8. If most of the fruit belongs to non-Jews, or most of the Jewish-owned fields were sold to non-Jews, the prohibition of selling these fruits by exact measure or weight does not apply.

For any questions in practical application of these halachot, please consult a rabbinical authority.

Zecher Tzaddik Livracha

Hagaon Rabbi Yehuda Ben Moyal zt"l

The Gaon Rabbi Yehuda Ben Moyal zt"l, one of the great sages of Mogador, was born in 5588, in Taroudant, Morocco, to his pious father Rabbi Makhluf zt"l. In the chronicles we find: "Moreinu Rabbi Makhluf Moyal zt"l, a sage of Mogador, is the father of Moreinu Rabbi Yehuda Moyal. He performed many acts of chessed and good deeds."

Already in his youth, Rabbi Yehuda undertook the yoke of Torah with tremendous diligence. He studied in the yeshiva of his uncle, the gaon Rabbi Yaakov Ben Shabbat zt"l, talmid of the esteemed gaon Rabbi Chaim Pinto Hagadol zy"a, Rav of Mogador. He devoted himself to Torah with tremendous self-sacrifice, discarding all futilities of This World. Those who recorded his history testify: "While still a young boy he completed all of Shas. He was tested by the Gedolei Hador who found him to be extremely well-versed – a new jug full of ageless [wisdom]."

It was of no wonder then that already in his youth – mature in wisdom but young in years – he was adorned with the cloak of dayanut, in the beit din of the Jewish community in Safi. Following this he was asked to fill the honorable position of Rabbi Avraham ben Attar zt"l, Av Beit Din of Mogador, who passed away in 5639.

Rabbi Yehuda was the natural continuation to the family dynasty of dayanut. According to tradition, until the generation of Rabbi Yehuda more than twenty of the Ben Moyal family had been appointed as dayanim.

Like a compassionate father, Rabbi Yehuda led his family and community, showing concern for all their needs, both material and spiritual, together with his characteristic modesty and self-effacement, as the following incident demonstrates:

When the Rav wished to move to Eretz Yisrael, his family began preparing for the trip and hired a worker to assist with packing their belongings, including the Rav's holy articles. The unscrupulous worker coveted the Rav's possessions – sefarim and silver items, and so stealthily hid several of them in the folds of his garment.

Later on, to his bad luck, his deed was discovered. Several sefarim containing Rabbi Yehuda's signature were noticed at an auction. Those who purchased the sefarim recognized their value, and assumed that Rabbi Yehuda had been forced to sell his sefarim due to financial difficulties. They immediately arranged an appeal for the benefit of their revered Rav, and on the same day were able to present Rabbi Yehuda with a significant sum.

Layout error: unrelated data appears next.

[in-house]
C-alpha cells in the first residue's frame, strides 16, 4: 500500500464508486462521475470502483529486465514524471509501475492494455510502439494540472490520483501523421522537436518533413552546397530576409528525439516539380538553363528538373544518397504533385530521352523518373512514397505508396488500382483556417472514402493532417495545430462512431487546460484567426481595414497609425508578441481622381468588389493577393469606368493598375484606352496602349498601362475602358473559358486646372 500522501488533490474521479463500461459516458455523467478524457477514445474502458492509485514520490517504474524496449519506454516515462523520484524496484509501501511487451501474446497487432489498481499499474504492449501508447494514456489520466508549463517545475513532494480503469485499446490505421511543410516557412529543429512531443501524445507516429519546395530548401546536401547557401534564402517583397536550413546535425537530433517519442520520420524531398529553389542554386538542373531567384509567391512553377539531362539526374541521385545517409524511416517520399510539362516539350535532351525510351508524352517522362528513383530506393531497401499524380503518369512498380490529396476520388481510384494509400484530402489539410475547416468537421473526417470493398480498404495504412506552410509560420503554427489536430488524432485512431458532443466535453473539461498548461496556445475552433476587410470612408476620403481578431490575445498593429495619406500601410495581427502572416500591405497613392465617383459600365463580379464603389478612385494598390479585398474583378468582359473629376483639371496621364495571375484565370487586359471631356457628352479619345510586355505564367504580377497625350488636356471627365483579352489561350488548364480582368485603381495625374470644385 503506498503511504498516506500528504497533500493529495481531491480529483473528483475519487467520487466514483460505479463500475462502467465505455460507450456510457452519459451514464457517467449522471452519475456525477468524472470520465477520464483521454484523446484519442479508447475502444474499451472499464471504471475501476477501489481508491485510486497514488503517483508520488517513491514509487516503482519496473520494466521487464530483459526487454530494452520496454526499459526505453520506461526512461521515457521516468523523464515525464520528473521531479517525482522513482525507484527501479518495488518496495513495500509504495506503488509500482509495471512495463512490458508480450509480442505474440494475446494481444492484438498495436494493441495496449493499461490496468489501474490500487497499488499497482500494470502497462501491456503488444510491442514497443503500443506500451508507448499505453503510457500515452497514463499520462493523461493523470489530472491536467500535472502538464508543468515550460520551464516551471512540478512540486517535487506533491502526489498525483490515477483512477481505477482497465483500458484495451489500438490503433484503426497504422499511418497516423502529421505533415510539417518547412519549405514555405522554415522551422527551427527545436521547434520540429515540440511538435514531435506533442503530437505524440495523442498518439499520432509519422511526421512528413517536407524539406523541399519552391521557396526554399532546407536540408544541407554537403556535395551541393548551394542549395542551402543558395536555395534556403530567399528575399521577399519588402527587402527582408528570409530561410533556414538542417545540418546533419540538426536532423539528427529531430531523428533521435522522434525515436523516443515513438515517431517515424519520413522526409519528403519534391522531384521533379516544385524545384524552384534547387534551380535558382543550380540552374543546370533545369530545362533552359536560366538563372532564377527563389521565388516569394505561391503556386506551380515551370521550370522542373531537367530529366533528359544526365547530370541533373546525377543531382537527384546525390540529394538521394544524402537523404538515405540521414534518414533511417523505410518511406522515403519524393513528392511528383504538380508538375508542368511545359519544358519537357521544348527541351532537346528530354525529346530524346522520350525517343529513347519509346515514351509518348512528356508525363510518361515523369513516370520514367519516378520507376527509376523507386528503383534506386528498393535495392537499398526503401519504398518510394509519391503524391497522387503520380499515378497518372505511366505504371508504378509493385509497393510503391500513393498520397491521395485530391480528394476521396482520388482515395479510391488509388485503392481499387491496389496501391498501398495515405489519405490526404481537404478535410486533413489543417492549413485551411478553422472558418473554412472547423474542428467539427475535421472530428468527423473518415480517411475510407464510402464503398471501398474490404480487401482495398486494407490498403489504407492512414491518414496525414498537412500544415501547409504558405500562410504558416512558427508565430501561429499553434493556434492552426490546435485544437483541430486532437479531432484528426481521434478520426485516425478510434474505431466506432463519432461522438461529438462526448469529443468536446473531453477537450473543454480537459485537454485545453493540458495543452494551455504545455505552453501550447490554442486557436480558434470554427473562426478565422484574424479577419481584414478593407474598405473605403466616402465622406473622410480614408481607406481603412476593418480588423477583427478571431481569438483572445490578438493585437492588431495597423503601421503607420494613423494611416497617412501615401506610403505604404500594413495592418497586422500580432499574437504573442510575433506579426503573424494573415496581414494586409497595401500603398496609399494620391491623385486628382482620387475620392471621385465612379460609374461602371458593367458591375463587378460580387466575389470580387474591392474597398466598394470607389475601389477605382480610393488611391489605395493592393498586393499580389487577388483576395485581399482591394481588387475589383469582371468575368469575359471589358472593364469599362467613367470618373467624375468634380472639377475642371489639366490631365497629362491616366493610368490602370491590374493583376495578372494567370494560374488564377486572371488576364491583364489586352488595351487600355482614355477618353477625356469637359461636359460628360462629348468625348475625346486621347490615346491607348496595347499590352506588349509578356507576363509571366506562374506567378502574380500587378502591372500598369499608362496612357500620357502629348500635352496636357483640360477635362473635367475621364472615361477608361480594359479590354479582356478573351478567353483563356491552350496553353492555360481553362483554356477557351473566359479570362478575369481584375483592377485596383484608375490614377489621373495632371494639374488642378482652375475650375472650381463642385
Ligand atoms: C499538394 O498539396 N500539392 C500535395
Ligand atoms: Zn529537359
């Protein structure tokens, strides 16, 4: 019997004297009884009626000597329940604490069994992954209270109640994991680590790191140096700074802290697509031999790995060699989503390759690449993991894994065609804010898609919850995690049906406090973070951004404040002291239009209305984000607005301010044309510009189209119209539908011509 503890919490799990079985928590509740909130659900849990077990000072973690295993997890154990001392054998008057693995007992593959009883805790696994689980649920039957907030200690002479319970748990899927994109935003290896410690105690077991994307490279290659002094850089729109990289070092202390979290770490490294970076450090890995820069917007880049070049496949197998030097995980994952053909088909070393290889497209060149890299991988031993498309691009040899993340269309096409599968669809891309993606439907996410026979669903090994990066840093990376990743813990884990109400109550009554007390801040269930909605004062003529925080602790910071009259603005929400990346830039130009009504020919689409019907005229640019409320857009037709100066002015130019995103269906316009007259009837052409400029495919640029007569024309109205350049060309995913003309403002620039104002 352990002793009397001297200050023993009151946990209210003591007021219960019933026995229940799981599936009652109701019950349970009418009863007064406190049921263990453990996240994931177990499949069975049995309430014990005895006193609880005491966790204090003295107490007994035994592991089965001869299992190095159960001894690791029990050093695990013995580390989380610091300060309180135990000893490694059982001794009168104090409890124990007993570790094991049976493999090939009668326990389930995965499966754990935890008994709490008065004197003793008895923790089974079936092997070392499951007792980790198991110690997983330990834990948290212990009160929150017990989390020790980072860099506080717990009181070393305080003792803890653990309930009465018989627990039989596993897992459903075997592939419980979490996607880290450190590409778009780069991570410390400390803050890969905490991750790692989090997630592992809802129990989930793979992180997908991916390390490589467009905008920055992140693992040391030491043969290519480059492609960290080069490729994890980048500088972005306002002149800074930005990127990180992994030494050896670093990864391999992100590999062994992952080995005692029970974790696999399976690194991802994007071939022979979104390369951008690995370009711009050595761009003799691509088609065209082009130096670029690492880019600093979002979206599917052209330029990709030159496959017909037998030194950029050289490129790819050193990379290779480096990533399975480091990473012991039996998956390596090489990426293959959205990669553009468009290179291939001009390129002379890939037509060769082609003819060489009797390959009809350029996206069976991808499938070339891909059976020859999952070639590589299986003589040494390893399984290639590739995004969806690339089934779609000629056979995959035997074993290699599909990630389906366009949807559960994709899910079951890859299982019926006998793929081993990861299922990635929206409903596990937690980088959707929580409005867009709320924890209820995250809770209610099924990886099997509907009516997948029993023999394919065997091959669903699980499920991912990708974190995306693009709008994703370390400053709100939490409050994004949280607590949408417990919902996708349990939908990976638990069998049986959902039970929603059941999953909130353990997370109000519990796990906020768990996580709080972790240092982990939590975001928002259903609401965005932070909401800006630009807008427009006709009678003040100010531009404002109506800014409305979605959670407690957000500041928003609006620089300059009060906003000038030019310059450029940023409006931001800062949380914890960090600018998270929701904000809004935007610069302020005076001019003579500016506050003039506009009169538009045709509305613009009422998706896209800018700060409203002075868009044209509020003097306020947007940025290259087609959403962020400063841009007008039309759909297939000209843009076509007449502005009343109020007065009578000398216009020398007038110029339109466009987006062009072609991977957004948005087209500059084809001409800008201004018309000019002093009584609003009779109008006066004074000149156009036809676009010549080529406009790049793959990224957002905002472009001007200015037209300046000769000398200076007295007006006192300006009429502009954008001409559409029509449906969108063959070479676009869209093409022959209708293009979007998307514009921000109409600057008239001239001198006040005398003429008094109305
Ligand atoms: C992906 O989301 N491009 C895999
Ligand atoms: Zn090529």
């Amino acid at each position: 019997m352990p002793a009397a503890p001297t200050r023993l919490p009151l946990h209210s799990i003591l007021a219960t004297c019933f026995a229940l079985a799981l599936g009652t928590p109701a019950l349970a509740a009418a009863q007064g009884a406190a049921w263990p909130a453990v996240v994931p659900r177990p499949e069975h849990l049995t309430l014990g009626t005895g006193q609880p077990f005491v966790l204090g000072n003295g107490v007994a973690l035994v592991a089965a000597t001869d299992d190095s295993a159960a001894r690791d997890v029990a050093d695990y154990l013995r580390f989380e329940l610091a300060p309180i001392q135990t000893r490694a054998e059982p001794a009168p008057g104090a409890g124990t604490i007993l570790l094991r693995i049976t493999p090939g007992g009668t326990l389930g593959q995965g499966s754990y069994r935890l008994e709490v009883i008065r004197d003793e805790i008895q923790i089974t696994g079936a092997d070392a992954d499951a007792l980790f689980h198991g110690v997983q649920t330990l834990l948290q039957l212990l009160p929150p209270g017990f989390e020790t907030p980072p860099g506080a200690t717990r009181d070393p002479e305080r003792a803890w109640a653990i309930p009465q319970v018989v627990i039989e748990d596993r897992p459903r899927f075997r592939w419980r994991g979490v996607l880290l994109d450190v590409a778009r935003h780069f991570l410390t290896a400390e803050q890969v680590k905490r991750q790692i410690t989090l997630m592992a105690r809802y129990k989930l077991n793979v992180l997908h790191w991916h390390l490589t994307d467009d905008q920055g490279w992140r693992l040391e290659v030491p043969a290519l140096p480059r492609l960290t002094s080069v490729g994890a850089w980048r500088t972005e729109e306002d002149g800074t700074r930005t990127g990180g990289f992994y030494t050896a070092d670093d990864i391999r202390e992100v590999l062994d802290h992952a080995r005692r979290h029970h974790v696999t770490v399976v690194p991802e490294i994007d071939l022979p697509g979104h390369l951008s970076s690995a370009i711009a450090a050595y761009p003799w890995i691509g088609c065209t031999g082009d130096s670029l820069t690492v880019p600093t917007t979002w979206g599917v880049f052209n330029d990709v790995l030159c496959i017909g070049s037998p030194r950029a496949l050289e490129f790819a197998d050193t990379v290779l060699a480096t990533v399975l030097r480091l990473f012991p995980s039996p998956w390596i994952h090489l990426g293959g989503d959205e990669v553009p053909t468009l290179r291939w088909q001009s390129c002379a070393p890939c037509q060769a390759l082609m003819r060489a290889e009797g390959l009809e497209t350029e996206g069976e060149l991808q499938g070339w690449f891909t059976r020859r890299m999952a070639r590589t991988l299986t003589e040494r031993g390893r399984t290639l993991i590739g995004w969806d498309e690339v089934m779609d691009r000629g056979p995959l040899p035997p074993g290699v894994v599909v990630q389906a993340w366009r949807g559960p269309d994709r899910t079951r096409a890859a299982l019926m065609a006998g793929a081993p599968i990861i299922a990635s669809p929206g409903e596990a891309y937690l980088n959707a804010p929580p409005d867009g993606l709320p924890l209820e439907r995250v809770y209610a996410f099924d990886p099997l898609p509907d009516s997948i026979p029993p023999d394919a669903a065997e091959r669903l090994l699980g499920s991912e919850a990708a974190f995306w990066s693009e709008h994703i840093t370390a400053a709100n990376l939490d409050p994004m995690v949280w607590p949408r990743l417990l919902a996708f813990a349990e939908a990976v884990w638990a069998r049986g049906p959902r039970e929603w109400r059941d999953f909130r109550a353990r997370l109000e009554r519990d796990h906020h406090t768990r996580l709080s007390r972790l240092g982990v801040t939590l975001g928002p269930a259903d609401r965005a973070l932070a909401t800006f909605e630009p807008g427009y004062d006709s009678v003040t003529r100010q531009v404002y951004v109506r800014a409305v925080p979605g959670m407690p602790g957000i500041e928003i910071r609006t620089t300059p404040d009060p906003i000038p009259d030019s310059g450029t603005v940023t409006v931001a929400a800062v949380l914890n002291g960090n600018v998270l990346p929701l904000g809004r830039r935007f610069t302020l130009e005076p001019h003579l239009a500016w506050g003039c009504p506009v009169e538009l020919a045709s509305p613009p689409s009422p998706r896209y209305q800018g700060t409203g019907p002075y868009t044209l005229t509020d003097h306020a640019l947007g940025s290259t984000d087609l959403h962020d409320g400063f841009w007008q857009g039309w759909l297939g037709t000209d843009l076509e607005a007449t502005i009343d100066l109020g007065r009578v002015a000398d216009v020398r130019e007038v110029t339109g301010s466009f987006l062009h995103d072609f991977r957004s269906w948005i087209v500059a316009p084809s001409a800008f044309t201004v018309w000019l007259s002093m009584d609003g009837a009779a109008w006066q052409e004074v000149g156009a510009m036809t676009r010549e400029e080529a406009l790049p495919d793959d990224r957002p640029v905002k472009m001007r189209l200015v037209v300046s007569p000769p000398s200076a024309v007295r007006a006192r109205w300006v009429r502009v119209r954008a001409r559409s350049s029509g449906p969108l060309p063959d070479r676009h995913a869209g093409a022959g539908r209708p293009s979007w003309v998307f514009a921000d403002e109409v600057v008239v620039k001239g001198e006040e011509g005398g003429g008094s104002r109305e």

The Rav was greatly surprised when the messengers told him how they had arranged an appeal due to their suspicion of his financial state. But Rabbi Yehuda had no desire to accept the gift and declared that far be it from him to benefit from the public's money. He said he held no grudge against that worker and forgives him wholeheartedly. He was not placated until he was able to extract an explicit promise from them that they would not harm the worker, or his livelihood, in any way.

Community members would often turn to him begging him to pray to the Creator on their behalf for salvation, for his prayers were heeded. Through the power of his prayers that Hashem held dear, many merited salvation, and often in a miraculous fashion, as we are told, "A tzaddik decrees and Hashem fulfills."

The residents of the Jewish quarter (Mellah) in Mogador once came and poured out their pain – every year during the period of high tide, the waters rise and flood a number of houses in the quarter. As a result, several poor families are left without a roof over their heads.

Rabbi Yehuda immediately got up from his chair, took his stick in his hand, and went to the sea front. He drew a line in the sand and softly ordered the waters: "You may pass up until this point." Indeed the waters obeyed his command, and from then on there were no more flooding issues for the Jews of the Mellah!